Fossil fuel pessimists panic: the good news is the bad news is wrong
In the eighties, when today’s cutting edge analysts were earning gold stars and smiley faces for tying their shoe laces correctly, the late Ben Wattenberg wrote The Good News Is The Bad News Is Wrong. Published in 1984 it’s still available, chock-full of facts, stats and, especially, myth-busters about the decades that shaped Boomer-world.
When Wattenberg wrote the nation – and the world – was still recovering from back to back oil shortages triggered by Middle East crises in 1973/74 and 1979/80. Fuel prices spiked, panic buying erupted, gas lines grew and young impressionable Boomers, already rattled by rising dependence on foreign oil after U.S. production peaked in 1970, were ripe targets for disaster scenarios of all kinds.
Naturally, there was no shortage of “experts” to assure us the sky was indeed falling. All over the place, apparently.
For starters, world oil would run out in 45 years and vital raw materials would be gone even sooner. But it didn’t matter because pollution or the newly-arrived ice age would kill us all off before then.
Today, Boomers deal with falling skies a little more skeptically than back then. A lifetime of constant learning and adjustment – we call it experience and adaptation – helps us to put things in perspective.
Consider for example, gyrating fuel prices. OPEC power crumbled after the 1979/80 disruptions and attempts to artificially maintain panic level pricing. The result was twenty years of cheap fuel that helped usher in the SUV era.
Nothing lasts forever: prices eventually rose again.
Eight of the ten years 2006-2015 saw gasoline average $3+ per gallon – pessimists felt vindicated. But Boomers who didn’t skip Economics 101 back in the day were not surprised when, spurred on by the profit motive, oil producers discovered new sources. By 2015 daily U.S crude oil production (9.4 million barrels) was close to its 1970 peak (9.6 million).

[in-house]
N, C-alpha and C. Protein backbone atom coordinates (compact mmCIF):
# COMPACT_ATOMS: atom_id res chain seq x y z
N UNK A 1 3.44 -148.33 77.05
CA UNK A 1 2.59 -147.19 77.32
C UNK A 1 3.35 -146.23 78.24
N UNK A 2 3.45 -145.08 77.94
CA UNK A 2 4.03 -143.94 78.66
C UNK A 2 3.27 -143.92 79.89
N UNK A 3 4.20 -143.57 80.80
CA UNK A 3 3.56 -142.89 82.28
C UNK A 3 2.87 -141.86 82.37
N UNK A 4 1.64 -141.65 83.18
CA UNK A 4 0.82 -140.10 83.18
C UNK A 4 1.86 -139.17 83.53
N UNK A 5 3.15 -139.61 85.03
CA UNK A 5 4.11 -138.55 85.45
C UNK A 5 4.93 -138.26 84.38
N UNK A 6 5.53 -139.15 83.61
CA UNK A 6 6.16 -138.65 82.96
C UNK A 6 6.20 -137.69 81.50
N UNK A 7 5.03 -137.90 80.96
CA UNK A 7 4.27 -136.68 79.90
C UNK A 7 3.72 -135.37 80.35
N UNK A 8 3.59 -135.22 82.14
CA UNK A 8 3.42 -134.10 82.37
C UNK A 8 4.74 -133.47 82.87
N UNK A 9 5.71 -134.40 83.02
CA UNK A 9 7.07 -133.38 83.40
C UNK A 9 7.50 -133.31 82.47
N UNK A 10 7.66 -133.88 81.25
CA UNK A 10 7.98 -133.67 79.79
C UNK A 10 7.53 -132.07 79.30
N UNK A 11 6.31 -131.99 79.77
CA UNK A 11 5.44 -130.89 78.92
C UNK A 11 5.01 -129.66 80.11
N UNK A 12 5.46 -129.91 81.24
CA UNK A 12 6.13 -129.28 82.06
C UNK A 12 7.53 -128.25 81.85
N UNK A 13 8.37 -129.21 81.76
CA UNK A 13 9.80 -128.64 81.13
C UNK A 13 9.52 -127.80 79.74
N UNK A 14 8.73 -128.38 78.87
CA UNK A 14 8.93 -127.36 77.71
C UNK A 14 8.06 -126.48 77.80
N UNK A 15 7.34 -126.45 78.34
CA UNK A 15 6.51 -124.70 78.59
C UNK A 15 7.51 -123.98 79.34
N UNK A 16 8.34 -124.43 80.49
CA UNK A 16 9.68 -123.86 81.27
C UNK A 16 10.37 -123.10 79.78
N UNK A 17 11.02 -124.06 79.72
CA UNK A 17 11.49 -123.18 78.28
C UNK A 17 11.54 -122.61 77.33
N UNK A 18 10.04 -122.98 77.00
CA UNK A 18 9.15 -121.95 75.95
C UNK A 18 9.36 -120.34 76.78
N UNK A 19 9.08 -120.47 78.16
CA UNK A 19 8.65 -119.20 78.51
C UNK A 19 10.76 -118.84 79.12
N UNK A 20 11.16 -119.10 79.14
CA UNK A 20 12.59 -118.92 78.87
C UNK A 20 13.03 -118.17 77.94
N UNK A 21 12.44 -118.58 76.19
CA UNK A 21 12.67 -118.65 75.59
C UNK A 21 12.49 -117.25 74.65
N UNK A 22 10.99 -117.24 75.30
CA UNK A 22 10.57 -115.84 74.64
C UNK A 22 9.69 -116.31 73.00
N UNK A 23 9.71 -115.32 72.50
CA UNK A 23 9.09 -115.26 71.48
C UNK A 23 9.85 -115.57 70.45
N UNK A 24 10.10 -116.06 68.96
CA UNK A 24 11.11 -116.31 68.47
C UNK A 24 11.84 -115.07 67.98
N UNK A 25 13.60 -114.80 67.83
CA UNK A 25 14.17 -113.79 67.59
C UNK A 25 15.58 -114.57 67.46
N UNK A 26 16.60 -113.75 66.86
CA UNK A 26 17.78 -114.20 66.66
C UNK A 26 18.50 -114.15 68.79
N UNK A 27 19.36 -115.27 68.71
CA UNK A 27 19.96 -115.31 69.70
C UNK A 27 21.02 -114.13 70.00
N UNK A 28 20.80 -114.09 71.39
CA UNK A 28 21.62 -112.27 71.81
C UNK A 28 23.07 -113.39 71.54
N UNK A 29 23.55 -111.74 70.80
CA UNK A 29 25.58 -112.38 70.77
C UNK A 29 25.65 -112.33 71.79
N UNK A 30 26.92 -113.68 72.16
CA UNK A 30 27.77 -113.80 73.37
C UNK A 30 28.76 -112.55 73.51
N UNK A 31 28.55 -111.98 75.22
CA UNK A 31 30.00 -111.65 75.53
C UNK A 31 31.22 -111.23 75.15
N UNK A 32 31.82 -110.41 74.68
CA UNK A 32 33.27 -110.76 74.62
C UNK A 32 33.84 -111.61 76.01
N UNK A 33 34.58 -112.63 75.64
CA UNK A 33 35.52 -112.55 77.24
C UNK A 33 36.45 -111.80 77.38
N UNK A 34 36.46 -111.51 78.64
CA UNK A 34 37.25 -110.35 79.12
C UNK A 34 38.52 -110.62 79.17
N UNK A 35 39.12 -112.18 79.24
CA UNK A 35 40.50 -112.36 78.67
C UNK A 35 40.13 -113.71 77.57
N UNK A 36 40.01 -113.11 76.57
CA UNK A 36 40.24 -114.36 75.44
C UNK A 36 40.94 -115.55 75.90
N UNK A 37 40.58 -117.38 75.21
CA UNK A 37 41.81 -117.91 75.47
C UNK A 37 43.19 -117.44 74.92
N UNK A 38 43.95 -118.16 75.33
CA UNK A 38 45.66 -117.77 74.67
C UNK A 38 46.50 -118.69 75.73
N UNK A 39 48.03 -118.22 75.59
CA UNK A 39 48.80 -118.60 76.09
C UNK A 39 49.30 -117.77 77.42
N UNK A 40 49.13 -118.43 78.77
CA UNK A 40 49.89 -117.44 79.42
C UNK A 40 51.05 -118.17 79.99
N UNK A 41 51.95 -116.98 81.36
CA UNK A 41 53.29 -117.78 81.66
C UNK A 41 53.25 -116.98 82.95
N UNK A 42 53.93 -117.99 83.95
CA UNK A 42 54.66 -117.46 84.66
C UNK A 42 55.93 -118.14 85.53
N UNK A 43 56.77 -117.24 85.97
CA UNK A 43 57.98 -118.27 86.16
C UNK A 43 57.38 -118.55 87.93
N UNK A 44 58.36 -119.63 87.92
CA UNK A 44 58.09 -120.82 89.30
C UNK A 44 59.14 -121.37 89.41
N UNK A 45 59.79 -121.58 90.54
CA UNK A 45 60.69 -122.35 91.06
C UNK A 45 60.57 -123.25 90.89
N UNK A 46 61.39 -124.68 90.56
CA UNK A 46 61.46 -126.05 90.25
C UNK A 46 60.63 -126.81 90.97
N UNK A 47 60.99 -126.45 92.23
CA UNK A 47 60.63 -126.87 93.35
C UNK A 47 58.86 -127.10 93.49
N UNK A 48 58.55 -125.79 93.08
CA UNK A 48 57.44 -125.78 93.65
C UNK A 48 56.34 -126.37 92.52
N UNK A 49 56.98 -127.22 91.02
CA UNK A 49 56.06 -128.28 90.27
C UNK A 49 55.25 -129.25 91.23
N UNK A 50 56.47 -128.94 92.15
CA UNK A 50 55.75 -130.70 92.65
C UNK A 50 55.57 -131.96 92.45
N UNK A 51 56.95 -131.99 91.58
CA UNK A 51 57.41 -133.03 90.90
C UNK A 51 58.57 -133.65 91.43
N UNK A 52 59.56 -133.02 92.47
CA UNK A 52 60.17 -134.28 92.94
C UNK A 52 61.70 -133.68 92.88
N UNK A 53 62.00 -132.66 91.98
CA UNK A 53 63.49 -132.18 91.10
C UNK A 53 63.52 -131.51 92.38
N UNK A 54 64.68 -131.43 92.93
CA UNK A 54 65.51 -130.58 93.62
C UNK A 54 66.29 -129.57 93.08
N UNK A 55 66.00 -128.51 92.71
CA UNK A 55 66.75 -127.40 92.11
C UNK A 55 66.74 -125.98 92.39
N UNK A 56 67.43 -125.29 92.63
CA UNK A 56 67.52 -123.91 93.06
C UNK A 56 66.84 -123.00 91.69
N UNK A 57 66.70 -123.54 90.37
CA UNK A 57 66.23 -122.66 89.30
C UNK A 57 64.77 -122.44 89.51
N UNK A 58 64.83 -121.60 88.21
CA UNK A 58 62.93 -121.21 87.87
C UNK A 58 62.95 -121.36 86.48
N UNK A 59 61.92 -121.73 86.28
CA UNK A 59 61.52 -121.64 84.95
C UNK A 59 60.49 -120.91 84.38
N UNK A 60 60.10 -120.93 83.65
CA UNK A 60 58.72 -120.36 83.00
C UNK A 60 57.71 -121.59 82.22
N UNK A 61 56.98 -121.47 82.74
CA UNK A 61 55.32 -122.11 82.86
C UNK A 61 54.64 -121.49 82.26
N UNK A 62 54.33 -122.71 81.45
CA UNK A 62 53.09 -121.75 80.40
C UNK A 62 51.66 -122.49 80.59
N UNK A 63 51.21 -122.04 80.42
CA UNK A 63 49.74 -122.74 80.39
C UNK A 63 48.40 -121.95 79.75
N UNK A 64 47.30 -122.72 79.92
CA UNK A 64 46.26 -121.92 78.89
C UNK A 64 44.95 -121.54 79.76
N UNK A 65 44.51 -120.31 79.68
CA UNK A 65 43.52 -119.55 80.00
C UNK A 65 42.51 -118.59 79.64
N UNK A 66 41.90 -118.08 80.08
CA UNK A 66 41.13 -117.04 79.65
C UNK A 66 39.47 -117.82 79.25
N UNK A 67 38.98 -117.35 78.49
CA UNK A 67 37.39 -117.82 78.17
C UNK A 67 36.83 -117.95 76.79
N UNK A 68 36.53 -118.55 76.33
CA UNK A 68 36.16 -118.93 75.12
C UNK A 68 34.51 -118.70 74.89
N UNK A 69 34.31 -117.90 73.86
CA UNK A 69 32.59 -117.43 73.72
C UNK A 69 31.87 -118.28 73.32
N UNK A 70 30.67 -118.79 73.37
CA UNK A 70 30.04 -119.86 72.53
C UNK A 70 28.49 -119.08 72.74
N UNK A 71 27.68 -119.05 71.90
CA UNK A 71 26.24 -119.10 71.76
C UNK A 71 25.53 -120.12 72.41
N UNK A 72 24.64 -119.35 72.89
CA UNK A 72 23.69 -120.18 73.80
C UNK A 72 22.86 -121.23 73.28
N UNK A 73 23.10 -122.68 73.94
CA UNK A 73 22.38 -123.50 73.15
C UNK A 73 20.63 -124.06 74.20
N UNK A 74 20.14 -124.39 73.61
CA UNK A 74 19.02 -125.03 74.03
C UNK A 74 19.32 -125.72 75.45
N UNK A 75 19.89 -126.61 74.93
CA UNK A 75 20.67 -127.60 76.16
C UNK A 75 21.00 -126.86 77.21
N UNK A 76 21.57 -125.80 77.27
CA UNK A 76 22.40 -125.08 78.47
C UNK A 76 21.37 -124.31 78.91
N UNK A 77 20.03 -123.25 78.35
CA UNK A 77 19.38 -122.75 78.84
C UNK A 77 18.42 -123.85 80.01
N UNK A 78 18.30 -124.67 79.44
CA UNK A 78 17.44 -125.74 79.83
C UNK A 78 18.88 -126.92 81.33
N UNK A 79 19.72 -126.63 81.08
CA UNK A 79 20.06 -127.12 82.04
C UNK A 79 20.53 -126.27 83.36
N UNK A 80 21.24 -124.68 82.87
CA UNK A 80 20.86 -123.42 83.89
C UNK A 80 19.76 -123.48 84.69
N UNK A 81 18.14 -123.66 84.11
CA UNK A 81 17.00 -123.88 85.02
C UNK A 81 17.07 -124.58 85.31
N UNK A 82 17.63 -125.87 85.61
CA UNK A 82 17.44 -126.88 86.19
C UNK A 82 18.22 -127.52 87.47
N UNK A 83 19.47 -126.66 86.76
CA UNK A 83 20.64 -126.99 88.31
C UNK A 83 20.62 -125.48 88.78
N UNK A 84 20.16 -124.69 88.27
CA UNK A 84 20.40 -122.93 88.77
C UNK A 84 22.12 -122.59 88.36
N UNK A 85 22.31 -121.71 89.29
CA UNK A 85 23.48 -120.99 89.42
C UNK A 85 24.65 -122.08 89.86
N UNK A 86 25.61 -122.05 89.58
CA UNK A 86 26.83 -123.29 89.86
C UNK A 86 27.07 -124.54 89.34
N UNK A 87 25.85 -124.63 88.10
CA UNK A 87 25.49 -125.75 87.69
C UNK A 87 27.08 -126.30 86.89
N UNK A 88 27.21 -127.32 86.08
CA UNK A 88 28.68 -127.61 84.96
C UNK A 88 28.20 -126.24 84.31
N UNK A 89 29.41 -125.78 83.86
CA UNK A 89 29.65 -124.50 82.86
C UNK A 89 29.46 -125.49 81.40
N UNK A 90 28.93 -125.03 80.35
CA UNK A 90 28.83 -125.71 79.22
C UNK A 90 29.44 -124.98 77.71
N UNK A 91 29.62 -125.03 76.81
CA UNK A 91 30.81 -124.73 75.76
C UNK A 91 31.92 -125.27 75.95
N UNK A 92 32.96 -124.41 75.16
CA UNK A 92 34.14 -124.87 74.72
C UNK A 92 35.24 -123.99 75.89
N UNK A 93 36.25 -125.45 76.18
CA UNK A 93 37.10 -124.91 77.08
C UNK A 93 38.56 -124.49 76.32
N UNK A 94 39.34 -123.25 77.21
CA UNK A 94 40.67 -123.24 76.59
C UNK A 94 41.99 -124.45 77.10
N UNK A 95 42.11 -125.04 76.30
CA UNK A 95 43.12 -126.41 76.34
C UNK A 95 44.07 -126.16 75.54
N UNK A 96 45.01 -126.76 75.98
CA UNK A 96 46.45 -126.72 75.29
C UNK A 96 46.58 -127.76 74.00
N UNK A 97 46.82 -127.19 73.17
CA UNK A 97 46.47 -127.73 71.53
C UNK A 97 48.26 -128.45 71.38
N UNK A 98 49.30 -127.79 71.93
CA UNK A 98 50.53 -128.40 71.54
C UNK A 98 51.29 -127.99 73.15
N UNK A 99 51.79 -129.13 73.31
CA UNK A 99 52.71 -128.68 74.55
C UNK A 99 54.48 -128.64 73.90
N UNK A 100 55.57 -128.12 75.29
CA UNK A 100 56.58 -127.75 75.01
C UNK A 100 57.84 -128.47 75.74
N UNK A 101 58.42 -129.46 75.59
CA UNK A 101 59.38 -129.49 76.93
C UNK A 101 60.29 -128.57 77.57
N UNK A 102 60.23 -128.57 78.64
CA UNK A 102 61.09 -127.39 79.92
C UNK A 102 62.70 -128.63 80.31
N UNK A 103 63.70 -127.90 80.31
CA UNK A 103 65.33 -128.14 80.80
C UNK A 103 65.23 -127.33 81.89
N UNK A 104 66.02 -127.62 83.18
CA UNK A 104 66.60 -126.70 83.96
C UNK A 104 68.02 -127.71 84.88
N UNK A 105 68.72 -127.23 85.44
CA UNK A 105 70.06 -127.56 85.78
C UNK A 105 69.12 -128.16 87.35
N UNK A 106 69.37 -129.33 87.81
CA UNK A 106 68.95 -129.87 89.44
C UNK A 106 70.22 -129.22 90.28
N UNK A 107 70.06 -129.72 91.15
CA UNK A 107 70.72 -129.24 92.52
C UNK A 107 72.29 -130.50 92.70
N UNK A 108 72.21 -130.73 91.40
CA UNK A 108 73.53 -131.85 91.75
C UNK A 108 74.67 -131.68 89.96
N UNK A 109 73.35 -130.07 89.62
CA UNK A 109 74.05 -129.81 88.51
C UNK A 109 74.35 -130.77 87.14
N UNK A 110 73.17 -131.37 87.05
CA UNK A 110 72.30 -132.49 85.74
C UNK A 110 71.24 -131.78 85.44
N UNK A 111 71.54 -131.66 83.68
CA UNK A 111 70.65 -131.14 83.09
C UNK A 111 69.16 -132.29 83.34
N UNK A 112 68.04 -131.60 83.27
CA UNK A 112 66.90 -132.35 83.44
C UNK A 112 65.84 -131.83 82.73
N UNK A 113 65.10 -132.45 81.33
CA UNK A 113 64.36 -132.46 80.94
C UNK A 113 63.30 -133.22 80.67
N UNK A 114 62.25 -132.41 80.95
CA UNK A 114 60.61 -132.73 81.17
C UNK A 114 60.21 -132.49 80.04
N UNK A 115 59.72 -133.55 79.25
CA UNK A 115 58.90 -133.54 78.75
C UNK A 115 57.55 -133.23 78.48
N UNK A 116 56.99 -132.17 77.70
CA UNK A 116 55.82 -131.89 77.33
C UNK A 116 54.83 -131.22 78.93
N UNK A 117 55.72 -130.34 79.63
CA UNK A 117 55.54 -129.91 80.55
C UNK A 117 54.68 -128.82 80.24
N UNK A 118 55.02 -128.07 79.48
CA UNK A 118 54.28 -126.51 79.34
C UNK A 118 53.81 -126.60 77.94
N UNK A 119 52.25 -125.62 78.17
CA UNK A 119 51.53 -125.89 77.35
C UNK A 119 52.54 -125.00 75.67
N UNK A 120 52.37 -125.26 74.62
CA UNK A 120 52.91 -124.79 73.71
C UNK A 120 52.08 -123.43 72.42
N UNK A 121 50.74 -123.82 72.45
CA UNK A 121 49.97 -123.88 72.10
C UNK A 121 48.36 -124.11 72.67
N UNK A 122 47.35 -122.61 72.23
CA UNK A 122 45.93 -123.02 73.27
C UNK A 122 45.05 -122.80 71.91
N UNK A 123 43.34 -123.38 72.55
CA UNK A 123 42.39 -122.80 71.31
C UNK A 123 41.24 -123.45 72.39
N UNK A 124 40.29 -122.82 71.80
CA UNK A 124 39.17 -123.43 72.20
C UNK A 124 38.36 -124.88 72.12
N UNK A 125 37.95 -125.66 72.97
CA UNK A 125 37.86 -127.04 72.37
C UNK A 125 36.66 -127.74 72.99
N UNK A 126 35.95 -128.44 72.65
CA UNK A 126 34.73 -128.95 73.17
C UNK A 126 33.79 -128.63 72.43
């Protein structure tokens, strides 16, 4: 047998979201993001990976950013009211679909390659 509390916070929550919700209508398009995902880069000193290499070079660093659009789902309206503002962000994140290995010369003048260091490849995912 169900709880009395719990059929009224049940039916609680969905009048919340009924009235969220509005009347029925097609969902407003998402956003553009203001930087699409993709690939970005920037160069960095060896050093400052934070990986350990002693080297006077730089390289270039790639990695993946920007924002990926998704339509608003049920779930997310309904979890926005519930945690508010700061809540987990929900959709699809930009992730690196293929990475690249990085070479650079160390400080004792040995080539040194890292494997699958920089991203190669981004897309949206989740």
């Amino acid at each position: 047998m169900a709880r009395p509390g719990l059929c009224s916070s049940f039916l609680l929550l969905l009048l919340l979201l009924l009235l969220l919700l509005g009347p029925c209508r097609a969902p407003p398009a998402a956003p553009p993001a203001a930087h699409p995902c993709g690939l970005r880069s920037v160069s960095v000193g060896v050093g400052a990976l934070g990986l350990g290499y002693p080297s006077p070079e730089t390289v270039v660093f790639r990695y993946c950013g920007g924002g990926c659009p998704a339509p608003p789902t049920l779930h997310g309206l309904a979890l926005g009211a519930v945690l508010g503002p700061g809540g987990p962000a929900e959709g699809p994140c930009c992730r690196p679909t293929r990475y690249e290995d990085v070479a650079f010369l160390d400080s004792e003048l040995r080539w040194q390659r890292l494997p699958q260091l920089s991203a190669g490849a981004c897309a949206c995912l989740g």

And it’s not just production that is up; proven worldwide reserves of oil and natural gas have both more than doubled since 1980. Must be that Economics 101 thing at work.
Now, despite soaring global demand we are in a fuel glut again. According to Reuters, energy companies are struggling to find ways to store the stuff.
All this is good news because, when EVs really, really, take off – maybe by mid-century – all that pesky fossil fuel will be generating most of their electricity needs and powering the heavy equipment needed to build the infrastructure.
Heck, boys and girls, them big ol’ Caterpillar earth-movers ain’t gonna run on no AAA batteries.
Boomer adaptability: gyrating gas prices – been there, done that
Clearly, Boomers have a long view of fuel pricing – and the attendant personal, political, environmental and auto industry implications. We’ve been there, done that all the way from 36 cent gasoline in 1970 to $2.45 in 2015 (U.S. Energy Information Administration).
There were plenty of ups and downs along that 45 year road – and to understand what it was really like to experience the ride we need informed then-and-now comparisons.
- Current dollar comparison … what gas actually costs at the pump. In 1970 we paid 36 cents. In 2015 we paid $2.45 – a 575% jump. Ouch!
- 1970 constant dollar comparison … adjusting the buying power of money for inflation, we see $2.45 in 2015 actually buys the equivalent of 40 cents in 1970 money. Wow, only 40 cents a gallon … let’s go fill up!
Hmm, measured in terms of Americans’ buying power – constant 1970 dollars – prices have remained fairly stable. In fact, drivers today are getting a great deal, paying just 10% more than in 1970 but getting twice the fuel economy from modern cars.
What part of Boomer adaptability is hard to understand?
It’s weird, but despite dealing with the roller-coaster ride of gasoline pricing – and boom or bust headlines – Boomer adaptability is a tough sell on Madison Avenue where only the 18-49 demo is thought capable of switching its buying behavior.
And adland orthodoxy is rigidly enforced. Like an 1996 EV1 owner rationing battery power on a trip to the grocery store, brand bosses restrict the creative energy of their new Millennial hires to a narrow, safe range.
Too bad. The enormous fifty-plus marketplace is so close at hand for those with enough imagination to visit. The courageous few who venture in will find the space dominated by a single generation – Boomer-Plus (Baby Boomers, their siblings born 1940-1945 and Gen Xers over 50) that represents the third largest economy on the planet.
Think of Boomers as vast, untapped energy reserves to power brand growth. All that disruptive thinkers need is an experienced drilling crew to start the gushers flowing.